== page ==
Do you sit or squat? Toilet-makers in South Asia need to ask this question

It’s time for a toilet break.

One of the problems poor people face in this part of the world is that they don’t have toilets or clean water. Language here starts getting complicated pretty quickly – the Millenium Development Goal on environment refers to “basic” and “improved sanitation”. One of the things that this is saying is that not everyone needs to have their own personal toilet – they might share with other families – but we really don’t want them “practicing open defecation”, or shitting out in the open. That’s bad for them and for people in the same community.

There’s a lot of back and forth about this. Bill Gates is personally reinventing the toilet. A UK government project in Bangladesh (that I used to work for) has built toilets for over 140,000 people. Basically, building people toilets is one of the key things that international development work does.

Except that not everyone can use the toilets after they’ve been made. Here’s a great report from Nepal. It’s from 2004, but still rings true:

Latrine designs are often made by male engineers who do not have to use the latrines. The designs are drawn up in offices far away from communities without any consultation with the broad range of end users and therefore designers are not aware of the difficulties faced by certain categories of users.

From Making Latrines User Friendly for Everyone by Nepal Water for Health.

What they found out is that when they talked to people, and women especially, the toilets that they’d been making had a bunch of problems. These problems hadn’t come out because they didn’t ask what users needed. Thousands – or hundreds of thousands – of latrines had been made with the same design. For me, the one-size-fits-all approach is a key reason that development work finds disability inclusion hard.

A mother and son stand in front of a white latrine. There are two steps to enter, where there is a squat-toilet.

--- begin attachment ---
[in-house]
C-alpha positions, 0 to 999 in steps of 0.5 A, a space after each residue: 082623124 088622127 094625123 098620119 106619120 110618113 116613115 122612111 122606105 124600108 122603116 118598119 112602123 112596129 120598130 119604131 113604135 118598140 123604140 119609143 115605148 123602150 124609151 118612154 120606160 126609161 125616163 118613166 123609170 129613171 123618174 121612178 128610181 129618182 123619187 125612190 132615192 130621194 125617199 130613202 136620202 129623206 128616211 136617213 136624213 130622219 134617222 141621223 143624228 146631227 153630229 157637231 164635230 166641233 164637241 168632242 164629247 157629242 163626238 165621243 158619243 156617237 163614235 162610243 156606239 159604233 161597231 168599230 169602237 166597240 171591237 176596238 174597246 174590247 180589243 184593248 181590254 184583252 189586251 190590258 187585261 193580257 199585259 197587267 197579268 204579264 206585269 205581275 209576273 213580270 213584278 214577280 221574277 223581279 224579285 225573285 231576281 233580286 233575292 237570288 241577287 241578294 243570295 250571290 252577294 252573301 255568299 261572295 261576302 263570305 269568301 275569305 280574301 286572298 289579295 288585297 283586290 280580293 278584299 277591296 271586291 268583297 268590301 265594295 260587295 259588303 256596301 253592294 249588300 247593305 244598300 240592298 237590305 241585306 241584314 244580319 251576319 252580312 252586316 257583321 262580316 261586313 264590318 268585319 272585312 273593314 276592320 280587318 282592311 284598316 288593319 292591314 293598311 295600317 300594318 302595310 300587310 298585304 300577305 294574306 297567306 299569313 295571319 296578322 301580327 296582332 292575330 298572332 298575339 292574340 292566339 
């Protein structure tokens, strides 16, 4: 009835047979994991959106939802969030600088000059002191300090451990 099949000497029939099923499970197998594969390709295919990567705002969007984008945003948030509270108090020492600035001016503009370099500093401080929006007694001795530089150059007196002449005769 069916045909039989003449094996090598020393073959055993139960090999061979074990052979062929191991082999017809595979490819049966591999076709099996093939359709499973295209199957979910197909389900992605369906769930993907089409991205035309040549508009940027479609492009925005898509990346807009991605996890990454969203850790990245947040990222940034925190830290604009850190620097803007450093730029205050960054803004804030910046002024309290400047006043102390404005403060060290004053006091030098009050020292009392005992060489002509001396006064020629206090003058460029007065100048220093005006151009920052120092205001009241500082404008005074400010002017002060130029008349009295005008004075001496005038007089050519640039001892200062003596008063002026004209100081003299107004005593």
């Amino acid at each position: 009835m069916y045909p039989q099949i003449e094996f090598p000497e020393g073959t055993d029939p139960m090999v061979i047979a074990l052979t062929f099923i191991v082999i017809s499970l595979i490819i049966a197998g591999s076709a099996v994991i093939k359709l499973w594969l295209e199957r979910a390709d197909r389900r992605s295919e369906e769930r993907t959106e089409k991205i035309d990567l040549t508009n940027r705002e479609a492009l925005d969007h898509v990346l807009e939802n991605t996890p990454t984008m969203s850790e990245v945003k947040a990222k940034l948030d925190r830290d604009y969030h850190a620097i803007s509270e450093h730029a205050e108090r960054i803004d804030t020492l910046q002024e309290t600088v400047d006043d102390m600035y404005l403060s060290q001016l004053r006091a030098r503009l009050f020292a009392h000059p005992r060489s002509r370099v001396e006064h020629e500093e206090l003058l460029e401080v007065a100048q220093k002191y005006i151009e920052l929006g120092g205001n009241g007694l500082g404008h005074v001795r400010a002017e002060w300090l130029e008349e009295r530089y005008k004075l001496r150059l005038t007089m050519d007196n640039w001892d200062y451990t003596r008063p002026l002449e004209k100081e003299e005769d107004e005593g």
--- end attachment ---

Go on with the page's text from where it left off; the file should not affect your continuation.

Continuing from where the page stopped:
This photo is from Habitat for Humanity, of a latrine they built in Bangladesh. Hopefully it’s fine for this family — but this design wouldn’t work for everyone.

In this case the one-size-fits-all solution were squat toilets. Users didn’t have anything to grab onto and the foot rests were easy to slip off of. Another common issue in Bangladesh is that toilets are raised and have steps to go in. In the research from Nepal, people who were pregnant, elderly, or sick all reported problems with the standard design of latrine. One or two disabled people were interviewed as well, but the study shows that the typical design wasn’t working even for people without obvious disabilities.

There are plenty of other issues with toilets, not to do with how you sit on them. The people I know who work on sanitation issues are particularly concerned with disposal of faeces, as often there isn’t a connection to a sewage supply. In its piece on Sanitation in India, The Economist points out that cultural practices might be a limitation too. And who empties the pit when it’s full? And how do you get the local and national branches of government to put systems into place?

All of these are really key questions. But business-as-usual is failing people right now by continuing to make toilets they can’t use. We know what the solutions are. Some of it is a bit of technology – a grab-bar hear, or a temporary seat, or a western commode. I’ve seen people use ropes for support, as well. And beyond the technology, too: you need user input, shared information and awareness of these issues too. When we work on sanitation we need to ask ourselves difficult questions about who’s being left out by what we do.

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